|The Pitcairn-Putnam Pistols|
Although Putnam was not present at the battle of Lexington, the pistols which he carried in the American Revolution were a trophy of that eventful day. They were none other than those of Major Pitcairn who had discharged one of them when he gave his soldiers the order to fire on the minutemen who were drawn up on Lexington Green. Later in the day when the British were retreating, Pitcairn's horse was shot under him, and in the haste of dismounting in order to escape his pursuers, the British officer left his weapons behind him. They were captured by the Americans and, a few weeks later, were offered as a gift to General Washington, but he declined them. They were then presented to Putnam and were his constant companions during the rest of his military career. These silver mounted and handsomely engraved pistols are now kept in the Cary Library at Lexington, having been given to the town by the widow of John P. Putnam of Cambridge, N.Y.
However, because of a sharp-eyed observer of the pistols and additional research by J.L. Bell, it now appears most likely that these pistols actually belonged to Captain William Crosbie, commander of the Grenadier Company of the 38th Foot. since the crest on the escutcheon plate of the pistols is not that of the Pitcairn family but of the Crosbie family. Crosbie was on the march to Concord but would have been with Smith's column when the confrontation at Lexington occurred and he would have been with Pitcairn when the Marines and Grenadiers searched Concord for military stores. On the retreat from Concord, the Grenadiers marched along the roadway. It was not the practice for Grenadier Company commanders to be mounted but it is possible that Crosbie obtained a mount somewhere on the march.
In 1827, these pistols were shown to three surviving members from Captain Parker's company who had been at Lexington Green that April day in 1775. One of them said he recognized them from their peculiar construction and ornament and said he saw Major Pitcairn fire them before any other shot was fired. Obviously an identification some 50 years after the event must be viewed with caution; but it is entirely possible, if not probable, that Pitcairn did carry pistols very similar to those now displayed in Lexington. It's also possible, but rather improbable, that Pitcairn acquired these pistols from Crosbie either through loan, purchase, or a gambling debt.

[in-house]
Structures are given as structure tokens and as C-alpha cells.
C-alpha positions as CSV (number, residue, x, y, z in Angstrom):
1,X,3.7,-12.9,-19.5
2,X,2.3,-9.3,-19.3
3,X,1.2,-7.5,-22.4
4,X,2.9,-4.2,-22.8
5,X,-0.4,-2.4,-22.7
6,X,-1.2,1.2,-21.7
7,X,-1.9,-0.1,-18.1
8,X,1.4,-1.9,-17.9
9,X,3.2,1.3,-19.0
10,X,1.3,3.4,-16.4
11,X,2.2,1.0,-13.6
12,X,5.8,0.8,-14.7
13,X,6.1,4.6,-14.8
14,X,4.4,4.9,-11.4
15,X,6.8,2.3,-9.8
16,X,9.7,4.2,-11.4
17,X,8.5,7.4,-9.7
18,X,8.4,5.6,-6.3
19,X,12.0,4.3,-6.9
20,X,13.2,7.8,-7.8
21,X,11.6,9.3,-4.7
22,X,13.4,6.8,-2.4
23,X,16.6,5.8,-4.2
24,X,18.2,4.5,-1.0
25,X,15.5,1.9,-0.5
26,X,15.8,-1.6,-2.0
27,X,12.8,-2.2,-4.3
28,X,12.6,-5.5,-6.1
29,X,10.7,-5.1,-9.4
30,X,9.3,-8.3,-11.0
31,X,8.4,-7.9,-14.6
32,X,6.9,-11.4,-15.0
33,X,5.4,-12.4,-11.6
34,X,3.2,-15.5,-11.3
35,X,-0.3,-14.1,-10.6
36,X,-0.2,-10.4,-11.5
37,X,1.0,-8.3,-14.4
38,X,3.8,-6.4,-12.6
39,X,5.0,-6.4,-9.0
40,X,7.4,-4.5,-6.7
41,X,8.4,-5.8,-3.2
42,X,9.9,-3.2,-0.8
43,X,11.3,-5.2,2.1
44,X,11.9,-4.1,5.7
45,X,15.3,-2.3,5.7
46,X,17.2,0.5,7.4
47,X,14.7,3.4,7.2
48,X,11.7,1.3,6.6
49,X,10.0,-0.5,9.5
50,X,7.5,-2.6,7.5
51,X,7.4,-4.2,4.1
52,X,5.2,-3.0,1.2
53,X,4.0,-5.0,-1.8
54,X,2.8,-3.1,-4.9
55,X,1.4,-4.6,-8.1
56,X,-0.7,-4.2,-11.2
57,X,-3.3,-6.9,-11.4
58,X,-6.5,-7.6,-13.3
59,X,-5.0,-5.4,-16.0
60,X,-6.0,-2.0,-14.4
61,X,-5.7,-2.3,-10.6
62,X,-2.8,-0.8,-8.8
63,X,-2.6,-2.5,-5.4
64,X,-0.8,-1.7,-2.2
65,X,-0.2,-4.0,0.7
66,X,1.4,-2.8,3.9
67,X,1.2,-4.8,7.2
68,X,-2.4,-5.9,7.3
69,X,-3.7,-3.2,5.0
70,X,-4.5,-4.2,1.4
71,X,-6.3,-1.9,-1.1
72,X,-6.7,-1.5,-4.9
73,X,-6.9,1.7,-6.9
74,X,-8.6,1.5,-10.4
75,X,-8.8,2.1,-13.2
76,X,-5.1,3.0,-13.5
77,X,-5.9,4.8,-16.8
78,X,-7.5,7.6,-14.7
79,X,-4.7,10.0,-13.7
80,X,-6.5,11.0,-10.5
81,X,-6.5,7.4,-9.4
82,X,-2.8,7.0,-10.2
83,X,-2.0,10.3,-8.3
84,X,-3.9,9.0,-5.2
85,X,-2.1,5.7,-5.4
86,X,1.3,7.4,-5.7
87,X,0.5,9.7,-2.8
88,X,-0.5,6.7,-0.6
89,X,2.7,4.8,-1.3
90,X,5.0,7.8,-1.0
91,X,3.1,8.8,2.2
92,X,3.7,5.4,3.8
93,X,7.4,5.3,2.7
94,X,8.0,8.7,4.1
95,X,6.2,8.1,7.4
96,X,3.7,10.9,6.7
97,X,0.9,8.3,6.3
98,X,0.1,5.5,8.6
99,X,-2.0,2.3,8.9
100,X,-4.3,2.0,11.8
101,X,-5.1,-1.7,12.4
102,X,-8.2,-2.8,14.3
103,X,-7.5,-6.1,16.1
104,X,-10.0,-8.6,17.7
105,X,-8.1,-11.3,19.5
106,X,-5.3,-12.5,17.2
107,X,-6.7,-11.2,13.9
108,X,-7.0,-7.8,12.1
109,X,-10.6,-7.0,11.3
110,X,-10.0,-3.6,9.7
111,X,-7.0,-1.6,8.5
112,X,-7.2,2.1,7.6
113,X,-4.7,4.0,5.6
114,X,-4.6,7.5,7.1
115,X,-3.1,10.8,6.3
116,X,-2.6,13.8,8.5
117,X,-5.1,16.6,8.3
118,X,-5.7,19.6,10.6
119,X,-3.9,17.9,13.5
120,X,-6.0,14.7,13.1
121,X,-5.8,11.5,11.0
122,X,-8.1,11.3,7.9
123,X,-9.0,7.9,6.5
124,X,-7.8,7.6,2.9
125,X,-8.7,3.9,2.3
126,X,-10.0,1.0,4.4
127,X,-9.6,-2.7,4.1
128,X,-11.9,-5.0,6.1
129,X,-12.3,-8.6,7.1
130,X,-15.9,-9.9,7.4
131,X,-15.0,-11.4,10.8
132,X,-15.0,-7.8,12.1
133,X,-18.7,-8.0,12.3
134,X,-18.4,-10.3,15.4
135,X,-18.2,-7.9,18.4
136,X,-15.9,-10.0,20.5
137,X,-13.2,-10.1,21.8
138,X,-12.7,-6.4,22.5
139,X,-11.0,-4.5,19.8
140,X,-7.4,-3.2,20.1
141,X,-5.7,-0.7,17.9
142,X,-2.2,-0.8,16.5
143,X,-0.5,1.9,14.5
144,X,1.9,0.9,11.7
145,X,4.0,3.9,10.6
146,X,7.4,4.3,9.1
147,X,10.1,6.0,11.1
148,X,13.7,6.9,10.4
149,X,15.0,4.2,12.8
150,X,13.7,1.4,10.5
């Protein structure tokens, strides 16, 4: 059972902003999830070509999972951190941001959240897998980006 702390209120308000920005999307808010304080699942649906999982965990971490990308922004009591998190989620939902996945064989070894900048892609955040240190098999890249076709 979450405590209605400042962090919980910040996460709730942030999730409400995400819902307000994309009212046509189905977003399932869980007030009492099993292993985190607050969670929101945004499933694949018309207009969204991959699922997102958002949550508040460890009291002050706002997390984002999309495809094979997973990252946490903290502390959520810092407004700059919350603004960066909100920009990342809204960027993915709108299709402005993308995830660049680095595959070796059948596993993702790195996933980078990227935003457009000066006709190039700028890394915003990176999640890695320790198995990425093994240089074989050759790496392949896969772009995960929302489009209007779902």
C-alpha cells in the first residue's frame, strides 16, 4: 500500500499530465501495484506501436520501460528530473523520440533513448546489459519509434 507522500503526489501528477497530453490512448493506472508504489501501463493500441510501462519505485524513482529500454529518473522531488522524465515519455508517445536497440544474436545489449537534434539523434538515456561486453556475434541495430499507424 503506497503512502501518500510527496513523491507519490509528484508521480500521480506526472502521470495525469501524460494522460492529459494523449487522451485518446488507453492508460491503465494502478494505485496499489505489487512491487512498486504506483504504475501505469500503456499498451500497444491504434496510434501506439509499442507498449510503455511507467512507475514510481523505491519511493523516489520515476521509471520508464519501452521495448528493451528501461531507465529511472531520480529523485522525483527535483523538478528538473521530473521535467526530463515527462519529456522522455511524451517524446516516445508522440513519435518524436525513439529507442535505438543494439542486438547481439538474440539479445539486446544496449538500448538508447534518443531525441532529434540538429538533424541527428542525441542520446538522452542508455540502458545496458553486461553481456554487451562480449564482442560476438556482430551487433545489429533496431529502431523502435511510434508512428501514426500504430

The pistols are magnificent all steel pistols made by Christie & Murdoch of Doune, Scotland, which had become a major center for making pistols sometime in the late 17th century. A Doune pistol is a uniquely Scottish pistol, particularly recognizable because of its scroll butt, intricate engraving and inlaying throughout, and a flintlock firing mechanism. The pistols were made all of steel or steel with a rams horn butt - supposedly because of the shortage of suitable woods in Scotland. Originally designed for the hot-tempered Highlanders, the pistols have no trigger guard and no safety catch. They fire a half inch ball with deadly accuracy and were sold in pairs for right and left hand use. Highlanders were known to throw them at their enemy if the initial discharge had failed to stop them.
By the mid 1700s these pistols had become famous throughout all of Europe and were particularly desired and favored by Highland Scot's officers and other officers in the British Army and Marines. The pistols were not only desirable as a fashion statement but they could be drawn and fired quickly, had all the accessories needed built in, were very sturdy, and were very deadly.
Major Pitcairn's family home was about 50 miles from Doune.
So I think it highly likely Major Pitcairn carried Doune pistols, whether his or someone else's on April 19, 1775 when he confronted those "peasants" on Lexington Green.
It's also possible that minutemen observed Pitcairn armed with a pair of Doune pistols, which are very distinctive, at Lexington and when Crosbie's pistols were captured or discovered, they assumed they belonged to Pitcairn.
In the spirit of you never know what you are going to come across when you start researching something, I offer this.:
On September 29, 1835, John Putnam paid a visit to Aaron Burr to gain written proof of the authenticity of his grandfather's pistols. Burr had served as an aide to General Putnam for several months in 1776 and 1777 and should have been very familiar with the pistols. Burr had become immobile with a stroke in 1834 and all he could manage was a very shaky signature. He died in September 1836 after another stroke.
|Aaron Burr's signature on certification of authenticity for the Putnam pistols.|